I posted in the intro thread, but thought this is appropriate too.
My name is Gordy Barnes and my father, Terry Barnes recently passed away. He has been fan of Studebakers his entire life. Before I was born, Dad had a 1957 Goldenhawk whichhe just loved. I recently found a picture of it as we prepared to close his estate. If I recall, it was back on black (maybe red) fins pic below? Hard to tell in the black and white picture andgoing off memory. After marriage and agrowing family (and a broken axle) Mom made him to sell it, somewhere around1963ish. A regret he always had. Of course, an expanding family, work (he retired with 40years at Boeing), life and other responsibilities didn’t allow Dad to getanother hobby car. He always helped other people work on their cars andrestored several of mine and my siblings. But never one for himself. That’s thetype of person my Dad was… Selfless
Growing up, I heard stories about the Goldenhawk and howmuch he enjoyed it. In particular, a race he was in with a Jaguar. My Dad’sfriend Dave was driving the Hawk and a Jag came up to challenge them. My dadsaid, “Go, I’ll pay the ticket…” and the race was on. The Goldenhawk outpacedthe Jag and kept pulling away. A coolstory to hear about my Dad’s car.
Fast forward to 1988. I followed my Dad’s footsteps andstarted my career at Boeing also (I have 30 years so far). I loved looking atAutotraders back then and found a rust free, complete, gold 1957 Goldenhawk forsale. The price was $4K. I was excited and showed my Dad, but he grumbled somethingabout Mom would complain, so I said “Let’s go in half’s on it, and this can beyours to have fun with…” At that time we just finished up my 57 Chevy Truck andwanted him to have his own ride. We both pitched in $2k and the car came hometo Seattle and I was an official Goldenhawk co-owner (which was really Dads). When born, the Hawk was an automatic, but attime of purchase it had a 3sp and a supercharged 259… The good news is we receivedthe org 289 S block with it.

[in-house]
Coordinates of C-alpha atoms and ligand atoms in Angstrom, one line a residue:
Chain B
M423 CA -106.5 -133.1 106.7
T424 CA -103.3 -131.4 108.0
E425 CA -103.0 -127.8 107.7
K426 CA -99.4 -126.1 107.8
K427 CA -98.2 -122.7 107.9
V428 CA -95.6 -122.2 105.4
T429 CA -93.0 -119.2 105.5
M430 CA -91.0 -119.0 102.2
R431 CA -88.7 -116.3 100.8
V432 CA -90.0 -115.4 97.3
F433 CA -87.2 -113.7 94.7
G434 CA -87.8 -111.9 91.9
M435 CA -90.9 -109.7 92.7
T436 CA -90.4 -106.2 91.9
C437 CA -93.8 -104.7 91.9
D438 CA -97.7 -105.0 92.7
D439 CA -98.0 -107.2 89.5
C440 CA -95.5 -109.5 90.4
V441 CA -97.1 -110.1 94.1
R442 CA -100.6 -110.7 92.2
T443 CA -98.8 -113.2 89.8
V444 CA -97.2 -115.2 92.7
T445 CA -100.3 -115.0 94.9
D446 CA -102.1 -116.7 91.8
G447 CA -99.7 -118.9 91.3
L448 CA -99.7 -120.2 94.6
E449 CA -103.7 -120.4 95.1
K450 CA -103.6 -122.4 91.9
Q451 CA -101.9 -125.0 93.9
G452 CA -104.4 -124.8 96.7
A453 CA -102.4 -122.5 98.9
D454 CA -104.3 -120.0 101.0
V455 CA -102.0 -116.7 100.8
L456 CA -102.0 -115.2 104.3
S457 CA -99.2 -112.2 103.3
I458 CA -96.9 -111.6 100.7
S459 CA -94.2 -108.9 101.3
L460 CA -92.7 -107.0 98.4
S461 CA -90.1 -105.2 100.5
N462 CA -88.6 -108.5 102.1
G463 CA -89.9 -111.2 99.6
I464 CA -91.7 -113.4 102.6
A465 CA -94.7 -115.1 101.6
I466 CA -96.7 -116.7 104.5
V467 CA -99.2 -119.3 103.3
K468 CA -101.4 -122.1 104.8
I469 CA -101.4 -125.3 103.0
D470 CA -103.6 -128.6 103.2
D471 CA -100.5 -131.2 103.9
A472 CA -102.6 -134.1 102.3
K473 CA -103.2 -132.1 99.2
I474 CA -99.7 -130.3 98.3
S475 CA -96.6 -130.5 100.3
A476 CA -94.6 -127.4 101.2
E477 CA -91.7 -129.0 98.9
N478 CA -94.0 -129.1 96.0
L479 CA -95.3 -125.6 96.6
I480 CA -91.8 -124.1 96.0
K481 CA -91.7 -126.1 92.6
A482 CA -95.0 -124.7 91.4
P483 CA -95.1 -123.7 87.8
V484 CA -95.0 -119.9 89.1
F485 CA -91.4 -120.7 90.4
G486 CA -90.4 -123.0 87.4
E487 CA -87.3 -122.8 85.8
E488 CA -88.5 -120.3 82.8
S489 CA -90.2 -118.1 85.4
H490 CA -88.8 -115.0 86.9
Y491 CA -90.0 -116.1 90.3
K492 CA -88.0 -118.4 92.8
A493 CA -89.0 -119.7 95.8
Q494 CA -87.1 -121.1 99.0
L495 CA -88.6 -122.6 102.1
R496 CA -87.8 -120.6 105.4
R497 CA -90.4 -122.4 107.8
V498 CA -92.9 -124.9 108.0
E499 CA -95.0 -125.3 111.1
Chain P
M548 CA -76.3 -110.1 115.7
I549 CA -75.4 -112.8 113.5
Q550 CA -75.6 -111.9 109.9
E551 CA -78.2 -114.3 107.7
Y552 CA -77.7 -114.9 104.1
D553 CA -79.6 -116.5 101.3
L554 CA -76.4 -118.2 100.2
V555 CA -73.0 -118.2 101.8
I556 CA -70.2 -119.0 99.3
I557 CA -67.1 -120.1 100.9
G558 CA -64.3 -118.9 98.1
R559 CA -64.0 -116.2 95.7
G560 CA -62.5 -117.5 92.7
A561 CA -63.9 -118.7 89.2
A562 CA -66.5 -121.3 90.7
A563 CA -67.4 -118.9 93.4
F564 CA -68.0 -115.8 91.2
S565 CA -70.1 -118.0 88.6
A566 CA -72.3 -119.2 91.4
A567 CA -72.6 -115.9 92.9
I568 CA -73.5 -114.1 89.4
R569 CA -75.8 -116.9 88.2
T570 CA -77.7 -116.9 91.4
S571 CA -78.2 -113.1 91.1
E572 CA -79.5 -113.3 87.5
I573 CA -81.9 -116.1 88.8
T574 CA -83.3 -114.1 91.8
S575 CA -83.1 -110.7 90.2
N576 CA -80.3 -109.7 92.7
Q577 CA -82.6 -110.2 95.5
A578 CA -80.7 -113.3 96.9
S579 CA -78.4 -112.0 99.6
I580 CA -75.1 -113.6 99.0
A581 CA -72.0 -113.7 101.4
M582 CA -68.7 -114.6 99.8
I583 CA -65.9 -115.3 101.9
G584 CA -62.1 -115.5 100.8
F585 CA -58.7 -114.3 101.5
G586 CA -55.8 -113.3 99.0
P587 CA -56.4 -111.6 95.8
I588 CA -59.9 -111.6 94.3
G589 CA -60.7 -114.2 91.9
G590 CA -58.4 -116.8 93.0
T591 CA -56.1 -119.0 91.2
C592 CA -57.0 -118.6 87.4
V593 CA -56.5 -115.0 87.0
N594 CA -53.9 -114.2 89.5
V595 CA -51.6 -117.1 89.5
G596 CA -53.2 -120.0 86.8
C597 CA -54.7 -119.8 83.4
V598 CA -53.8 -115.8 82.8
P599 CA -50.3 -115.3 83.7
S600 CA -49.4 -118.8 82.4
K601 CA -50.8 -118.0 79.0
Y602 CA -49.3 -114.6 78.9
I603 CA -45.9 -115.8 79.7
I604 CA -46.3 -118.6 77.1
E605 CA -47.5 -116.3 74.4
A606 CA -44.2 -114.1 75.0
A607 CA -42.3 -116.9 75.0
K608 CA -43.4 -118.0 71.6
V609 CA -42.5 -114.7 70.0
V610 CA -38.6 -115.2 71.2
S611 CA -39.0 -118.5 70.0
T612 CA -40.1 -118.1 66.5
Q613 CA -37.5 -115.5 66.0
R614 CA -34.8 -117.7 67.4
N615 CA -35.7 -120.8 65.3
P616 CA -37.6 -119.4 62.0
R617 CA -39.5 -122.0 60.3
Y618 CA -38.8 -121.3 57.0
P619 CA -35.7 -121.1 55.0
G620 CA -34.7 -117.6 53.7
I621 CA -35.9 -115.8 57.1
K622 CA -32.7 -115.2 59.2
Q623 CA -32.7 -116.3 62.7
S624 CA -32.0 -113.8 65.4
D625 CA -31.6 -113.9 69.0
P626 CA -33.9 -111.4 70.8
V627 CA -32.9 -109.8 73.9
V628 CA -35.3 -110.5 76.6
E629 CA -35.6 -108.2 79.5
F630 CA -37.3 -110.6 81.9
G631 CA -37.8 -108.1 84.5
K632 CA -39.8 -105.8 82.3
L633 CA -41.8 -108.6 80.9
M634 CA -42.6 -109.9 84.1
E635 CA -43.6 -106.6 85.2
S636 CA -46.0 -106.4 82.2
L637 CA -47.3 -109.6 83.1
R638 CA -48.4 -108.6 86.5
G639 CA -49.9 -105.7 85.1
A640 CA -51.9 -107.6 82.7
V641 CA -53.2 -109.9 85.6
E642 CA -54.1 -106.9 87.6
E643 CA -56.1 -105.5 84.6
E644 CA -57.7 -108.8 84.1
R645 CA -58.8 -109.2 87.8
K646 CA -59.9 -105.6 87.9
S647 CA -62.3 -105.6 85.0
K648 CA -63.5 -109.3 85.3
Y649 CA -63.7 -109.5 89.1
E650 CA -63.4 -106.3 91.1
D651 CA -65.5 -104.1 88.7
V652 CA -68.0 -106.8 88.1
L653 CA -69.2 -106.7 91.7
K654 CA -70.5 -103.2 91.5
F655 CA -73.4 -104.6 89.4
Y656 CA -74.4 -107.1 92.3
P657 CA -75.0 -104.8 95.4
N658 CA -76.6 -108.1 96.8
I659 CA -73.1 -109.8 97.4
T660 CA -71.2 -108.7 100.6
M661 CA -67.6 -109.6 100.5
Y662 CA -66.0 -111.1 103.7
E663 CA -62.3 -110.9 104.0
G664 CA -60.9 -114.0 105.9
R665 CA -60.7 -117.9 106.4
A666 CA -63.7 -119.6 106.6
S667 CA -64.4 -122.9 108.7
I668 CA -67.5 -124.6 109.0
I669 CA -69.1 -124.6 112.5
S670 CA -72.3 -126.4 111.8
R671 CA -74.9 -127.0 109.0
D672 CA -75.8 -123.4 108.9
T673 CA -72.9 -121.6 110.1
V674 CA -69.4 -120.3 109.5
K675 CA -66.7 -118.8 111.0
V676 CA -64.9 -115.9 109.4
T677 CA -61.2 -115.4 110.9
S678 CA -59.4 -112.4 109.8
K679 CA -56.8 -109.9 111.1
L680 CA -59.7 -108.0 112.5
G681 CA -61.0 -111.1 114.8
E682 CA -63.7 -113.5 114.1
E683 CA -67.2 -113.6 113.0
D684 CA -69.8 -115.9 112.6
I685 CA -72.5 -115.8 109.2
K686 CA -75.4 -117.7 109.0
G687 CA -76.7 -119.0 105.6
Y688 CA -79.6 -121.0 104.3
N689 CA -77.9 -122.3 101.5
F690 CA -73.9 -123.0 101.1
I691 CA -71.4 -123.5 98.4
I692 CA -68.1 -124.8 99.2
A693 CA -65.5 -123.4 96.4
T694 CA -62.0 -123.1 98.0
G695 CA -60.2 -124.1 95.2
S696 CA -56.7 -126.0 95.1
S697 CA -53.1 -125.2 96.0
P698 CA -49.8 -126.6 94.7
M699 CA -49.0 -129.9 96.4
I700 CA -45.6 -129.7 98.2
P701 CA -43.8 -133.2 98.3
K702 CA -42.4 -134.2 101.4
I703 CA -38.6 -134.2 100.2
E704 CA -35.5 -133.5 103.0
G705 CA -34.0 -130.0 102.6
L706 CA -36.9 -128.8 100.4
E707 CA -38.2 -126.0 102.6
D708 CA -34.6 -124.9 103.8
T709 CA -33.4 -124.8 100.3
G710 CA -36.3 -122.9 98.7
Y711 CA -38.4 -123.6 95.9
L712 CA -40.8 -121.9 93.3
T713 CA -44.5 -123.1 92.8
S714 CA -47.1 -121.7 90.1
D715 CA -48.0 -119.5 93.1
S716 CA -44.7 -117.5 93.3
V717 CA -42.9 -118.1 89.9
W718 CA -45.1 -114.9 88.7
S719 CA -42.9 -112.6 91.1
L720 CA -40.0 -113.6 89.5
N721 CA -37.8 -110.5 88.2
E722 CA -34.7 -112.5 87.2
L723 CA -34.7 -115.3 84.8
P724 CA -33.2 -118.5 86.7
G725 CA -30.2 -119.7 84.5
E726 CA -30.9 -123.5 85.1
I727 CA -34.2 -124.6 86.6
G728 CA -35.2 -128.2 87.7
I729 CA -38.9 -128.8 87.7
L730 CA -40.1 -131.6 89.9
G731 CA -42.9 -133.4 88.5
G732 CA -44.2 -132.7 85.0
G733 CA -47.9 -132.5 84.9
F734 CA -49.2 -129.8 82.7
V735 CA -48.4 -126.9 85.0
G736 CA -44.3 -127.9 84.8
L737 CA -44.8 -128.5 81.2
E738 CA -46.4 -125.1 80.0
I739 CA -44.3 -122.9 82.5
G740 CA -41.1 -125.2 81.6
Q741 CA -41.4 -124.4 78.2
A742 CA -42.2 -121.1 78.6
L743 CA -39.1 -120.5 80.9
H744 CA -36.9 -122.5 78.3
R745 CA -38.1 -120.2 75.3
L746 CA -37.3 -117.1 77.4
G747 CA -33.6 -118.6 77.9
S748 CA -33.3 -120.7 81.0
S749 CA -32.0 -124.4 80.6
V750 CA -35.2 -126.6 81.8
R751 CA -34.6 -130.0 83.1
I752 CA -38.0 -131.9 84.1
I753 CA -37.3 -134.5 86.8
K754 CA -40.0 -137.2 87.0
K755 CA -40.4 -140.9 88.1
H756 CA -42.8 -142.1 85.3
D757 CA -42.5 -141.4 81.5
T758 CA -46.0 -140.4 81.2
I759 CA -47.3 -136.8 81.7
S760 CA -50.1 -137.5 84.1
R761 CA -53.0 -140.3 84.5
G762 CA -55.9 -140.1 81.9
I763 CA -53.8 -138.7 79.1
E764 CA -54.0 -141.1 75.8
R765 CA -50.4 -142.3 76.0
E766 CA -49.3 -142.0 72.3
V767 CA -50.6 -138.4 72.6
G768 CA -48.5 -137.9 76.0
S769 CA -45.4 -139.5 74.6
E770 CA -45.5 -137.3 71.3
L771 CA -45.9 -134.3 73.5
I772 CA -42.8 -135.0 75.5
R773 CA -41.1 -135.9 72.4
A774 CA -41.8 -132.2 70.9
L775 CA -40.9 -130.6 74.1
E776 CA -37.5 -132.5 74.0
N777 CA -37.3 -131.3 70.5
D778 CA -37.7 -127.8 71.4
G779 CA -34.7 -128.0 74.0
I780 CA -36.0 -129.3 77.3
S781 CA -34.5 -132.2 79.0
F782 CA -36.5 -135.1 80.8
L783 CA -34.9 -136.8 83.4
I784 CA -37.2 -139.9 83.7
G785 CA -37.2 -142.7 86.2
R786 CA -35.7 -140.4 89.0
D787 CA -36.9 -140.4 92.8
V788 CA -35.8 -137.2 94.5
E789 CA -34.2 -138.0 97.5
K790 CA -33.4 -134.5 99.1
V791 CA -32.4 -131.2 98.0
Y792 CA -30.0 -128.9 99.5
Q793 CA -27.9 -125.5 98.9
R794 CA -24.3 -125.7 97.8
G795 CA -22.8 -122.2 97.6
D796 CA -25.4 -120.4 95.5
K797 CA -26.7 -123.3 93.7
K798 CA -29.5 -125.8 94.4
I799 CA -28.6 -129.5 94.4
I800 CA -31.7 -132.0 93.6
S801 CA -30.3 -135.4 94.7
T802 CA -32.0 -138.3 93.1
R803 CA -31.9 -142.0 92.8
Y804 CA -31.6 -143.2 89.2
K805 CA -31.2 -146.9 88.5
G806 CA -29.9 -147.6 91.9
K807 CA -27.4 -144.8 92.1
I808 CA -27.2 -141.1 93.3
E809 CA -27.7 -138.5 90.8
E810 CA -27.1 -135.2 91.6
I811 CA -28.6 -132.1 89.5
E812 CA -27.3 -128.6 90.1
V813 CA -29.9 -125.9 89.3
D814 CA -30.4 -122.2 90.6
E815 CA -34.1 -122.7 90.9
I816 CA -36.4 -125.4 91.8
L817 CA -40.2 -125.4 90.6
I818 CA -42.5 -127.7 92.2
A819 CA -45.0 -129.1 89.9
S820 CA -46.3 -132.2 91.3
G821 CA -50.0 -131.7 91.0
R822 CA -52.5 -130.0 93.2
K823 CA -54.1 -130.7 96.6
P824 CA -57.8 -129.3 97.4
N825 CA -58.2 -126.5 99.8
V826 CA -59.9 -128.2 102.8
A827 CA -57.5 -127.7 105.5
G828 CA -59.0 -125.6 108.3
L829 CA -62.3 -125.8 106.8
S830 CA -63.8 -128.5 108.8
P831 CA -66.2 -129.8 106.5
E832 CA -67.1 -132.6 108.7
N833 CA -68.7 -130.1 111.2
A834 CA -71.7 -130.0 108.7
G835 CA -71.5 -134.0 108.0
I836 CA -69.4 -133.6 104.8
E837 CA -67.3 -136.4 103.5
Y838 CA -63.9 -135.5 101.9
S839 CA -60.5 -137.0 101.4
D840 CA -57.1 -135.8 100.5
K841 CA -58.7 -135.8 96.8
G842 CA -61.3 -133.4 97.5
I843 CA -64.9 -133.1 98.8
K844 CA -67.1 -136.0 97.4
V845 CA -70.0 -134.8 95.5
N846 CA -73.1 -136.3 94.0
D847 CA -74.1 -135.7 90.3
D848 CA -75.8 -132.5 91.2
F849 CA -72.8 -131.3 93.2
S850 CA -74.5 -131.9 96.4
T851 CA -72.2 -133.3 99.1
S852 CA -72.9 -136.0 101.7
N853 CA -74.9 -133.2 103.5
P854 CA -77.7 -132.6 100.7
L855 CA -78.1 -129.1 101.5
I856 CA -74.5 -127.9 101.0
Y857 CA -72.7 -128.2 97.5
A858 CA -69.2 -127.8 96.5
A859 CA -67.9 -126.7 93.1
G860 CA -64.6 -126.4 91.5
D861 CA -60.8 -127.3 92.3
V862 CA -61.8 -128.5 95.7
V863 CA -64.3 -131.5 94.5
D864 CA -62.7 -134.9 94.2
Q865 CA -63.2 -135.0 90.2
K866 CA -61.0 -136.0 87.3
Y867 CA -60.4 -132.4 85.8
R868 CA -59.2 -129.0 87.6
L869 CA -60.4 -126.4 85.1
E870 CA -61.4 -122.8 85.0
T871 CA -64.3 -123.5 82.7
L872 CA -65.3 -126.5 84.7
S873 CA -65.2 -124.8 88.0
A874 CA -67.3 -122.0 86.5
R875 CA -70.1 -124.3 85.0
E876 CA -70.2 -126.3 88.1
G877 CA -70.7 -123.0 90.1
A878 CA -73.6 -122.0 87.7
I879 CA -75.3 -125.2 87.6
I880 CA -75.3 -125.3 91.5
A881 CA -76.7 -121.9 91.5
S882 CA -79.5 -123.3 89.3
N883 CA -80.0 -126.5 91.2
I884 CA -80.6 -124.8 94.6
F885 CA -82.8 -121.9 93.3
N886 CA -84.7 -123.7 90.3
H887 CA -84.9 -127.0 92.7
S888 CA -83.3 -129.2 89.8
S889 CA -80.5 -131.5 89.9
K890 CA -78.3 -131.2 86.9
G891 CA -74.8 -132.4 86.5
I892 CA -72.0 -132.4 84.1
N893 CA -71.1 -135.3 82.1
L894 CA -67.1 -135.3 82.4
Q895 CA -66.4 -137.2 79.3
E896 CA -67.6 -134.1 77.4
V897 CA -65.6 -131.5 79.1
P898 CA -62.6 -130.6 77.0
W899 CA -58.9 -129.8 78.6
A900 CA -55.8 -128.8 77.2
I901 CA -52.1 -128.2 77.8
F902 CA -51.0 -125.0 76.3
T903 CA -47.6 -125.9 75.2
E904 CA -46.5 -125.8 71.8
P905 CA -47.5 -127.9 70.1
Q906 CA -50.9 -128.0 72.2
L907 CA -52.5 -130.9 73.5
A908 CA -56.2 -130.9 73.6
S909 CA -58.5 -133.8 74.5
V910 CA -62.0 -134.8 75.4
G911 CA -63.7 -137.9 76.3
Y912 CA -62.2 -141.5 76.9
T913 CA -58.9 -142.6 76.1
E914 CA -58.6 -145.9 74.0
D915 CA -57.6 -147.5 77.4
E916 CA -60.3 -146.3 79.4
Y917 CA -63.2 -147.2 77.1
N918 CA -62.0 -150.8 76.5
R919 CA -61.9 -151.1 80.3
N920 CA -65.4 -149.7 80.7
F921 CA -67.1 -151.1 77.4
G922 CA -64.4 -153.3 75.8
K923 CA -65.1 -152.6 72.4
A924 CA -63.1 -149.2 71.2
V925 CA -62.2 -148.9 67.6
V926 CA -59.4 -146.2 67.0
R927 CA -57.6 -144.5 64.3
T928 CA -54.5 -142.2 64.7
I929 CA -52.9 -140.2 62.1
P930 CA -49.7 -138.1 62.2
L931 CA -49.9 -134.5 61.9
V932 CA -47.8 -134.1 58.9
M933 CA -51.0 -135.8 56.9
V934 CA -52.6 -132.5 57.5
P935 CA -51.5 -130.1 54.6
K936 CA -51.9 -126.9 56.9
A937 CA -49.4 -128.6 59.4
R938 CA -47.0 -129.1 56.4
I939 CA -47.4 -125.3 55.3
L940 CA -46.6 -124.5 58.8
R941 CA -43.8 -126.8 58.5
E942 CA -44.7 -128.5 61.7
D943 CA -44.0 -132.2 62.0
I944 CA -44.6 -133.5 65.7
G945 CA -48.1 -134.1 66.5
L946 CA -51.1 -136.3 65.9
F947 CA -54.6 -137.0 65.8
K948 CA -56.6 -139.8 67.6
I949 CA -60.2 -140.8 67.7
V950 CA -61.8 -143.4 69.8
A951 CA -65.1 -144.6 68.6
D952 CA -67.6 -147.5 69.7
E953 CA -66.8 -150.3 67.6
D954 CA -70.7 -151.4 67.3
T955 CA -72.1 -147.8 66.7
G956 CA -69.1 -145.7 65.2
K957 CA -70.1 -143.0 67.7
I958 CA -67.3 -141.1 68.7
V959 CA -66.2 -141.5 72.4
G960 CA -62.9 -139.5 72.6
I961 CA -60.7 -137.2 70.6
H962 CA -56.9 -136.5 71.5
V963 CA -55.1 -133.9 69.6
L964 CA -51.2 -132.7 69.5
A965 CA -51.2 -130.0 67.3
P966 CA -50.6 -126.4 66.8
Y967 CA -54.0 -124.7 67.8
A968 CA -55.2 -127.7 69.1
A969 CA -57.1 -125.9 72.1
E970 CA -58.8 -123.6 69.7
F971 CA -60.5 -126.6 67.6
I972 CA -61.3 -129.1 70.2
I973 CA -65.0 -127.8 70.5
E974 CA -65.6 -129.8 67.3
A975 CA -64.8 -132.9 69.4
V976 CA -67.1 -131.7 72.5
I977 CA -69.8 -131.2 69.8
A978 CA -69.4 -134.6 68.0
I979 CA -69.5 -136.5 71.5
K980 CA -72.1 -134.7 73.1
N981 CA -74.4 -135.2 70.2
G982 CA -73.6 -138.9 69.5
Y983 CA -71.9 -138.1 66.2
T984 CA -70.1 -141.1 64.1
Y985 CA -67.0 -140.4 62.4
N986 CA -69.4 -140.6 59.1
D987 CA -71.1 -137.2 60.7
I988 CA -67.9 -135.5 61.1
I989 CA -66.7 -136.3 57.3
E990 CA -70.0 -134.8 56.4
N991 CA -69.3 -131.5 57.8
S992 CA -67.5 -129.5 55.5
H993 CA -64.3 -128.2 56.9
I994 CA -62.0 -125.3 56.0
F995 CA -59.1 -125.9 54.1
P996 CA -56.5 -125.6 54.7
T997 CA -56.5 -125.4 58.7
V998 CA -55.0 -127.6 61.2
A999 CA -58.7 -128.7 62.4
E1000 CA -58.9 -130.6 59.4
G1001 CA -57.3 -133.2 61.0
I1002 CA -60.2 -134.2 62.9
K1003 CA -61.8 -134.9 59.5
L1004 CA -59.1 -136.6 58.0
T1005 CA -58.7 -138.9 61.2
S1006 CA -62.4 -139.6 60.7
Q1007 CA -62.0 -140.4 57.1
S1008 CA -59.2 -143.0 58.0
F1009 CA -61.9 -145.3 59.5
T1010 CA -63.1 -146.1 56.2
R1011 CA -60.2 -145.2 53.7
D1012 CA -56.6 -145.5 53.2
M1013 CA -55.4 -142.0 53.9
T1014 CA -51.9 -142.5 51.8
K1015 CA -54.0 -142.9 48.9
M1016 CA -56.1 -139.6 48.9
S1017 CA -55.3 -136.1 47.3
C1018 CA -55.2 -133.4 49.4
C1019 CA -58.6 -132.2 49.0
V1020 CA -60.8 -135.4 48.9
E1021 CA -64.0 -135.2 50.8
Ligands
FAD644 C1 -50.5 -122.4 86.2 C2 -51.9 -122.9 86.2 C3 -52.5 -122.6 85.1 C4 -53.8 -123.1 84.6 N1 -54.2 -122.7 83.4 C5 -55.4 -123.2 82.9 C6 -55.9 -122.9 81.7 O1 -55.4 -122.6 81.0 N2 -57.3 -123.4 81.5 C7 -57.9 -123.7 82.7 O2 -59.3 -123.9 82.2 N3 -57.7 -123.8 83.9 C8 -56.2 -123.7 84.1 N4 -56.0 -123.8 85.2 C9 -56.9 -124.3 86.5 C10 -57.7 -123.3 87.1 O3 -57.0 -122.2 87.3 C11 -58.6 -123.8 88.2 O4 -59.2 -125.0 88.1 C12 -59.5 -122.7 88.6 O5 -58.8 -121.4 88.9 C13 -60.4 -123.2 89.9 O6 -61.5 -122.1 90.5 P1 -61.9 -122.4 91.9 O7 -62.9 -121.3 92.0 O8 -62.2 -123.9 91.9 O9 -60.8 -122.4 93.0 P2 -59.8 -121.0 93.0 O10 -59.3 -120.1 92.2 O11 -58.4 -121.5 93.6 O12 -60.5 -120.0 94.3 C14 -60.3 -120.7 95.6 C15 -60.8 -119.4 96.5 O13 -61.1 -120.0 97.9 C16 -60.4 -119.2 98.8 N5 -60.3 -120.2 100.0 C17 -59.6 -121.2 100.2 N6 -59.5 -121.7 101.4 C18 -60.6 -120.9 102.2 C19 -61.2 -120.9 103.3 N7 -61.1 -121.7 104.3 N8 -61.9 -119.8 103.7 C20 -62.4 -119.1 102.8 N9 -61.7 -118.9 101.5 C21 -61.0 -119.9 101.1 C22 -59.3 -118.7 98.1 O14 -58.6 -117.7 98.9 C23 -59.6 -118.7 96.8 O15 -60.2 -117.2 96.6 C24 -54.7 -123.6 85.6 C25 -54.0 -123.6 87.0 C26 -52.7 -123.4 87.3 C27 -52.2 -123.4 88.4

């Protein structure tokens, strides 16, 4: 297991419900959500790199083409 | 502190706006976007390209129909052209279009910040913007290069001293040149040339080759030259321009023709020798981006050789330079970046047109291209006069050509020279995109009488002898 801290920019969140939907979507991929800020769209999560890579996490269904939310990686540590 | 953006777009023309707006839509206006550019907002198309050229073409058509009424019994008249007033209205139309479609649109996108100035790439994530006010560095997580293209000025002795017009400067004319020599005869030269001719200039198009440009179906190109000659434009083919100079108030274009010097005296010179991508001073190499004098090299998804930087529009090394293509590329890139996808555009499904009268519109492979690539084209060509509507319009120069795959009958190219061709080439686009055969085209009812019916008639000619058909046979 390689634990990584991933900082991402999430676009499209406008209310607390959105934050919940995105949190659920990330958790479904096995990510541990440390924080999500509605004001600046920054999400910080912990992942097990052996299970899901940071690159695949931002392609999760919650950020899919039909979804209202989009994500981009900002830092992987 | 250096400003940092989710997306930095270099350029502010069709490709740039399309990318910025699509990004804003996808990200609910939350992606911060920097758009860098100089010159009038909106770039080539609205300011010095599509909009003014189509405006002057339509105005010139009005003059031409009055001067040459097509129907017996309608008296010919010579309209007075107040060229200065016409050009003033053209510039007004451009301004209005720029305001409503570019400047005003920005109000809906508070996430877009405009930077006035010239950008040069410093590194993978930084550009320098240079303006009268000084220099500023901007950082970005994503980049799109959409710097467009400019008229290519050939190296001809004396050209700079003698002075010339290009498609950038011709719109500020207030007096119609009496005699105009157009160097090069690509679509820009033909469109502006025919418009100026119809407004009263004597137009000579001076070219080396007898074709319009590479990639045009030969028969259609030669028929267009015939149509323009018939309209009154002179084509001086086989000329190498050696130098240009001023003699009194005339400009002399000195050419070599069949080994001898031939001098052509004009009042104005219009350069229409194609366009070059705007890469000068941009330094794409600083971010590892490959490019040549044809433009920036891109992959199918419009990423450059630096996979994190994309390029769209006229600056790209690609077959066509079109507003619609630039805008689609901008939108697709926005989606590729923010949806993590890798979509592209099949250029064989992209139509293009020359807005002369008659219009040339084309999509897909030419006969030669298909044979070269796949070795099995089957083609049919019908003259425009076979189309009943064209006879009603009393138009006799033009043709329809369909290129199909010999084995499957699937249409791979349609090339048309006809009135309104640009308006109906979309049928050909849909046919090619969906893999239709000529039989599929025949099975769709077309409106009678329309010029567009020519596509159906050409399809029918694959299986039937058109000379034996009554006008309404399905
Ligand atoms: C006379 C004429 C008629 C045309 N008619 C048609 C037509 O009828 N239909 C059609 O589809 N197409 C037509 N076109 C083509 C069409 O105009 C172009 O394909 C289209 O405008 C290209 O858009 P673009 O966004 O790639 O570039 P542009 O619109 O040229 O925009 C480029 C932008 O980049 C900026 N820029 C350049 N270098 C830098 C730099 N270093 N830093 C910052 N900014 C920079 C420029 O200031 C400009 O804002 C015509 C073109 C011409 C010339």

Over a short period of time, we prepped the body, painted, rebuiltthe supercharger, spiffed the interior a bit and made it a nice streetdriver. He loved the car and took it to Renofor Hot August Nights annually. The car also did well at an InternationalStudebaker Meet in Portland years ago.
The years went by, and the car wasn’t driven a lot, he wouldpull it out a couple times a year and drive around and go to a cruise, a show, or local drive in.
Cancer took my Dad from us in late June 2016 and now I havethe responsibility to watch over the Goldenhawk. When clearing his estate Ilooked at the 289 block and decided to get it rebuilt. I contacted Neil Wollamand he is now finishing up the rebuild of the original motor and helping melearn more about Studebakers.
Soon, the original motor will be back in the car. It runsjust fine with 259, but I thought it would be nice to have the correct engine back in. Appearance wise, the car is gorgeousand people really love the car, but mechanically it’s tired. This year I will have all brakes redone, andcurrently debating going disc conversion, but leaning towards rebuilding stock.I want to get the steering and suspension rebuilt, so I can hop in and go. Itold Dad I would get it to where it should be. My promise to him.
The car resides in Mukilteo WA, about 30 miles north ofSeattle. My father passed about 5 weeks before my daughter’s wedding, so it was a very special day driving her to her wedding in the Goldenhawk and having pictures with the car in from of the lighthouse in Mukilteo, WA.
Now I’m proud to continuelove for the car and my Dad’s legacy. I miss him so much....
Gordy a.k.a. BigSmooth